Lord, teach me the secrets of a disciplined life in You. Not a life lived by the letter of the law but by the spirit. Let this disciplined life be immersed in grace and let me discipline myself to keep my eyes fixed on YOU.

Why write?

I’ve started writing the story of garlic–an essay idea that has been on my mind for quite some time. As usual, it started with a particularly vivid memory that would come to my mind quite often–in this case it had to do with garlic. So I began searching my memory for other garlic-related incidents and I realized garlic had a much more prominent place in my life than I had realized. I say this rather tongue-in-cheek and I began to question myself when I started to put these ideas down on paper. Firstly, a title did not readily come to mind–the first sure sign that I had no idea what the point of the essay was going to be. It seemed as though I really had nothing to say. As if teleported back to fiction writing class, I heard Dr Drake’s voice in my head asking that question he always asked when he didn’t like someone’s writing: “What is the story here people?” I began to doubt whether this garlic thing had any deeper significance. Sure, I could find clever words to talk about all my interactions with garlic and could probably even get a couple of laughs out of whoever might read it, but then what would be the value of a piece of clever but shallow writing? I did need to have a point, a reason for writing…

walkingonwaterI remember reading some years ago a book by Madeleine L’Engle called Walking on Water and found the beginnings of some answers to a question that was lurking at the back of my mind as a student majoring in creative writing: Why write? I asked one of my poetry teachers this question with regard to poetry in particular. First of all, not many people read poetry just for leisure reading; it does require some mental effort to digest a good poem and it often takes more than one reading. And second, there were so many poems and stories that had already been written it truly seemed (seems) as though there is “nothing new under the sun” when it comes to literature–how could I produce writing that would be truly original? L’Engle’s book provided me with one possible answer (I don’t have the book with me now, so I can’t quote exactly, but this is the gist of it): the main purpose of writing was for the nourishing and healing of the writer’s own soul. It seemed awfully self-centred and yet it rang true. I didn’t really matter if anyone read my writing or ‘got it’–what mattered was that I wrote, and that I wrote truth, even in fiction.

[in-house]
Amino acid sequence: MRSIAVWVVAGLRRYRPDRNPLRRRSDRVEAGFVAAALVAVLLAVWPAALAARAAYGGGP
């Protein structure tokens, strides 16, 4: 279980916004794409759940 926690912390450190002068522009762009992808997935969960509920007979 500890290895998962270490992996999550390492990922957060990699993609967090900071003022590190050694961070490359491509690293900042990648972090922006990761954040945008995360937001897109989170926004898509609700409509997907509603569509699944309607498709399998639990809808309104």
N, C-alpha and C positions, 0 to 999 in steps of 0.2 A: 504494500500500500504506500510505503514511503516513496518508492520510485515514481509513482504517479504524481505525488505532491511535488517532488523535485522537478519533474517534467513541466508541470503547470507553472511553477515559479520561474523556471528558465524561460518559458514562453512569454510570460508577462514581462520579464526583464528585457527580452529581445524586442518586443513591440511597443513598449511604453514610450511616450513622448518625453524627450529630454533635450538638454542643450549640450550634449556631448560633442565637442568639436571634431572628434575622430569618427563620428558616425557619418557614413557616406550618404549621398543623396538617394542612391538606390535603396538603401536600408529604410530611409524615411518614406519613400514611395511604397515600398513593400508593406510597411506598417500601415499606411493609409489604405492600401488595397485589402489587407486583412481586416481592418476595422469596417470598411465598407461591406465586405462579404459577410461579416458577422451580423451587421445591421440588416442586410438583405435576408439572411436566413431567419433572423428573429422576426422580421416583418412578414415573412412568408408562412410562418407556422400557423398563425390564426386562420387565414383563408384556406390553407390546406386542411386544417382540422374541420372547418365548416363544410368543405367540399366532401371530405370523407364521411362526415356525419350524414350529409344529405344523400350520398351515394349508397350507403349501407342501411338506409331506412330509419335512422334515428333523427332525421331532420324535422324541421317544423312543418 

In the years since, while I would hesitate to identify myself as a writer, I have seen that writing helps me to stay centered. Even as a Christian, my faith is helped along when I put pen to paper– prayers flow more freely when I have a pen in hand and blank journal before me, experiences take on deeper meaning when I reflect on them in writing, even Bible study comes to life when I write notes and answer questions on paper.

There are purposes for writing that go beyond my self. It can be used by God to encourage or inspire or even rebuke a friend. So I put this skill I have at the Lord’s disposal along with everything else, for Him to use it as He will–for my own soul-nourishment or the nourishment of others. For my part, I am trying to discipline myself to do the writing, just as I must discipline myself to consistently pray, study the Bible, confess my sins, and live out all that He calls me to.

Now I am just beginning to see that garlic can, in fact, symbolize something deeper that has been happening in my life over the course of a number of years. The story of garlic has begun but it’s going to need some time to simmer in the writing pot before it will be served. When it’s ready, I’ll ring the dinner bell.